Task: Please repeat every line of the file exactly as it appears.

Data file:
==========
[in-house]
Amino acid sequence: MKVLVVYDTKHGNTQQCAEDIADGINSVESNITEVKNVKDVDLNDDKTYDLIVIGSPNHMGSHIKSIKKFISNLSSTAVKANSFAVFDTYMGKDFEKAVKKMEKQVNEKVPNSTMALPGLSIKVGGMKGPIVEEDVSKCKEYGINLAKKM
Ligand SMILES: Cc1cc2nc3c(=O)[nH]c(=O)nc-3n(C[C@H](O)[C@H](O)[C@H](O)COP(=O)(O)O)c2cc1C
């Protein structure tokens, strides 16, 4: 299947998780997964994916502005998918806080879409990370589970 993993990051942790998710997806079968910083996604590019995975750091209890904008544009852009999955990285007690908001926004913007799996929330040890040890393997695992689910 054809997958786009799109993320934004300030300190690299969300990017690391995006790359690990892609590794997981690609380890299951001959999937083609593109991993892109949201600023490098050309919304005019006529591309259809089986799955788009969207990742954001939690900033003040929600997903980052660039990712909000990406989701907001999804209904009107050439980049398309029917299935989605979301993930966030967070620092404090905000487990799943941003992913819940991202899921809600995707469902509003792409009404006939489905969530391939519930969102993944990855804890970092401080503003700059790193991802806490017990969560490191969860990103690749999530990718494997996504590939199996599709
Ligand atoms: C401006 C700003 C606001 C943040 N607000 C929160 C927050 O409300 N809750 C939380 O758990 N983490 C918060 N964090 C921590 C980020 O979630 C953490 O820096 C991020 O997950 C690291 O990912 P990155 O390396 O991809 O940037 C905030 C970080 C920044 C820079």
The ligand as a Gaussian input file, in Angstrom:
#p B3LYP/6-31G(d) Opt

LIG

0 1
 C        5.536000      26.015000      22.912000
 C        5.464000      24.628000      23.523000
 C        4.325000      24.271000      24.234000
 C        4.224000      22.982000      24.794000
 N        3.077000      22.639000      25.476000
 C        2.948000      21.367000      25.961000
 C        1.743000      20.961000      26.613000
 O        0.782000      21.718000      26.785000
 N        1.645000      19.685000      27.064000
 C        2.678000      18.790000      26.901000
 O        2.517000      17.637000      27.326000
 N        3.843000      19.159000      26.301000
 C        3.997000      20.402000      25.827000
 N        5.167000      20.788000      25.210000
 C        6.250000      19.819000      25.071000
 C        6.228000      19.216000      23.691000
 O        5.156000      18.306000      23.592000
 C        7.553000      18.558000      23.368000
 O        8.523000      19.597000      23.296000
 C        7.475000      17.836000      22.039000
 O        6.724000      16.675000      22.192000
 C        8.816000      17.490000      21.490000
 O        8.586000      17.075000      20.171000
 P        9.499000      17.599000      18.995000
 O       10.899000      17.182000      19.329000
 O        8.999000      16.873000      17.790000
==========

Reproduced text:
[in-house]
Amino acid sequence: MKVLVVYDTKHGNTQQCAEDIADGINSVESNITEVKNVKDVDLNDDKTYDLIVIGSPNHMGSHIKSIKKFISNLSSTAVKANSFAVFDTYMGKDFEKAVKKMEKQVNEKVPNSTMALPGLSIKVGGMKGPIVEEDVSKCKEYGINLAKKM
Ligand SMILES: Cc1cc2nc3c(=O)[nH]c(=O)nc-3n(C[C@H](O)[C@H](O)[C@H](O)COP(=O)(O)O)c2cc1C
């Protein structure tokens, strides 16, 4: 299947998780997964994916502005998918806080879409990370589970 993993990051942790998710997806079968910083996604590019995975750091209890904008544009852009999955990285007690908001926004913007799996929330040890040890393997695992689910 054809997958786009799109993320934004300030300190690299969300990017690391995006790359690990892609590794997981690609380890299951001959999937083609593109991993892109949201600023490098050309919304005019006529591309259809089986799955788009969207990742954001939690900033003040929600997903980052660039990712909000990406989701907001999804209904009107050439980049398309029917299935989605979301993930966030967070620092404090905000487990799943941003992913819940991202899921809600995707469902509003792409009404006939489905969530391939519930969102993944990855804890970092401080503003700059790193991802806490017990969560490191969860990103690749999530990718494997996504590939199996599709
Ligand atoms: C401006 C700003 C606001 C943040 N607000 C929160 C927050 O409300 N809750 C939380 O758990 N983490 C918060 N964090 C921590 C980020 O979630 C953490 O820096 C991020 O997950 C690291 O990912 P990155 O390396 O991809 O940037 C905030 C970080 C920044 C820079």
The ligand as a Gaussian input file, in Angstrom:
#p B3LYP/6-31G(d) Opt

LIG

0 1
 C        5.536000      26.015000      22.912000
 C        5.464000      24.628000      23.523000
 C        4.325000      24.271000      24.234000
 C        4.224000      22.982000      24.794000
 N        3.077000      22.639000      25.476000
 C        2.948000      21.367000      25.961000
 C        1.743000      20.961000      26.613000
 O        0.782000      21.718000      26.785000
 N        1.645000      19.685000      27.064000
 C        2.678000      18.790000      26.901000
 O        2.517000      17.637000      27.326000
 N        3.843000      19.159000      26.301000
 C        3.997000      20.402000      25.827000
 N        5.167000      20.788000      25.210000
 C        6.250000      19.819000      25.071000
 C        6.228000      19.216000      23.691000
 O        5.156000      18.306000      23.592000
 C        7.553000      18.558000      23.368000
 O        8.523000      19.597000      23.296000
 C        7.475000      17.836000      22.039000
 O        6.724000      16.675000      22.192000
 C        8.816000      17.490000      21.490000
 O        8.586000      17.075000      20.171000
 P        9.499000      17.599000      18.995000
 O       10.899000      17.182000      19.329000
 O        8.999000      16.873000      17.790000